German-English Translation Blog
Tuesday, October 12, 2010 08:53 pm

Translators Struggle to Prove Their Academic Bona Fides

Is translation intellectual labor?

“A translator is the most intimate reader of a text, sort of the consummate interpreter, the ultimate comparatist,” says Catherine Porter, a translator and professor of French, who, as the 2009 president of the MLA, focused on the importance of translation in the academic profession.

This came as a big surprise to literary translators, because, for many years, academia did not treat translation as a serious scholarly activity. It was viewed as something that takes scholars away from their own work. It’s also hard to categorize: Does translation belong in language departments? In creative writing departments? In translation studies? Getting translation work to count towards tenure has also been a challenge, in part because the institutional and departmental codes are lacking.

There’s also the added factor that publishers often don’t put the translator’s name on a book, because they think that translations are harder to sell.

For the complete article by Jennifer Howard, please see: Translators struggle to prove their academic bona fides

German-English Translation Blog
Saturday, April 17, 2010 08:36 pm

Das Weisse Band (“The White Ribbon”)

I finally made it to The White Ribbon, which everyone has been talking about for good reason. In glowing black and white, Austrian filmmaker Michael Haneke weaves a masterpiece of suspense and horror. Set in a remote village in Protestant northern Germany in 1913, one mysterious crime after another occurs: the doctor is painfully thrown from his horse because a wire was spun between two trees; the baron’s son is abducted and later found in the woods badly beaten; a boy with Down’s syndrome is assaulted and almost blinded. We never find out who committed these crimes. Instead, we see a village where power is concentrated in the hands of a few powerful men: the baron who owns most of the land and is the town’s main employer; the pastor, a strict disciplinarian who beats his children and makes wrongdoers wear a “white ribbon” to remind them of purity and virtue; the doctor who sexually abuses his young daughter as well as the midwife who works for him. Haneke, in other words, examines an oppressive religious and civil society where the repercussions of repression, discipline, and abuse are clear. With clockwork precision the film unfolds, never providing any clear answers, but implying that the children are behind the crimes. In Focus magazine, Haneke stated that his basic idea was “to show a group of children who absorb the full consequences of the ideals preached to them, and who go on to punish those who have enforced these ideals without living by them.” Haneke emphasized: “Whenever an idea becomes ideological, there is danger.” On one level the film is about the origins of Nazism – it is set in Eichwald, recalling Adolf Eichmann, the “architect of the Holocaust” – but at the same time, it is has universal significance and relevance for us all.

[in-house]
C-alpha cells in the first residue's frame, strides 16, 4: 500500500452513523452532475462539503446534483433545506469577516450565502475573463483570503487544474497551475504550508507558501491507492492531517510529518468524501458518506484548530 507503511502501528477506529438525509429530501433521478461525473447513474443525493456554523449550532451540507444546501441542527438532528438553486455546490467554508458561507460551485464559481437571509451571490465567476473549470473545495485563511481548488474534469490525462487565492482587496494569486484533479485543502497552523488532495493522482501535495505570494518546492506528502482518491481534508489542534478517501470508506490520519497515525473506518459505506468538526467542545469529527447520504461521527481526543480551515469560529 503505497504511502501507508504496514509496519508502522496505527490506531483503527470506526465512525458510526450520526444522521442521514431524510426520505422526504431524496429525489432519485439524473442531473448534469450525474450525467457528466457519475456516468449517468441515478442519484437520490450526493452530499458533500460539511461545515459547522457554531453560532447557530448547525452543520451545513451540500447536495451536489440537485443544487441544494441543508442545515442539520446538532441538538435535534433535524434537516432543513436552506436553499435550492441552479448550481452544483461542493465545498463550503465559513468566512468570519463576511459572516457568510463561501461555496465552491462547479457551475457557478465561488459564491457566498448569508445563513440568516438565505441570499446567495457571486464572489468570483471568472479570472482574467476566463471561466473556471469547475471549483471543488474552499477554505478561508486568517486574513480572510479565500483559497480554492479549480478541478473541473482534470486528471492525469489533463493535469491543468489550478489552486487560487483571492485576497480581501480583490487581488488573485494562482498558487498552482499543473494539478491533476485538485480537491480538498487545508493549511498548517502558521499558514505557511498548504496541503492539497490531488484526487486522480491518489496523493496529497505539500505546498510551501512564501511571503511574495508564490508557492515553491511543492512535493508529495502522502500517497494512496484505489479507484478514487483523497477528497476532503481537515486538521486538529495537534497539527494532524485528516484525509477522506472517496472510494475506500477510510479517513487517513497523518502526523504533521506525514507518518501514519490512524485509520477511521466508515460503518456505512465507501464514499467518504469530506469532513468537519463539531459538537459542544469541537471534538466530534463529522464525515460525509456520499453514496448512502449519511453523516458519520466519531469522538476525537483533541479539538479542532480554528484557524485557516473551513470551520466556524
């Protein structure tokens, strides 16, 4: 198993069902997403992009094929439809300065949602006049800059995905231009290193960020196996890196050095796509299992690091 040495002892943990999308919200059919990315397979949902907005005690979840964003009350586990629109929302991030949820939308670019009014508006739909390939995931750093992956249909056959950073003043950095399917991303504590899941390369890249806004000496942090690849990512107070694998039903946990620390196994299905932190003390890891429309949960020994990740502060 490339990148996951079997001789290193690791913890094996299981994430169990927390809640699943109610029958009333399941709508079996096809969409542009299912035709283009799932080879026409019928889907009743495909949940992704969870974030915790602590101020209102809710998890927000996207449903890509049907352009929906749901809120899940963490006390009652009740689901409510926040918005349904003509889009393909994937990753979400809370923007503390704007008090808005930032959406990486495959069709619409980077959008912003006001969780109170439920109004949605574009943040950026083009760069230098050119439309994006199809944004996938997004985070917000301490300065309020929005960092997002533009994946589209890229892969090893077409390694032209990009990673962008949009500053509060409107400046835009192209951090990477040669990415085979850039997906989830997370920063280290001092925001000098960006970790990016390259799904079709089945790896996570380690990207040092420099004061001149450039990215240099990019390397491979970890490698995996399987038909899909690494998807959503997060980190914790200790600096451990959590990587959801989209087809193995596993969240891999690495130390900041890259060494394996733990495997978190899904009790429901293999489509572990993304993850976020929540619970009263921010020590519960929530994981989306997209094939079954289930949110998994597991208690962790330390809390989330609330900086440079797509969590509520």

German-English Translation Blog
Tuesday, January 15, 2013 09:12 pm

Translation Meetup Groups in Germany

To view the current list, please visit the Stammtisch page on the uepo-website.

German-English Translation Blog
Friday, October 01, 2010 09:48 am

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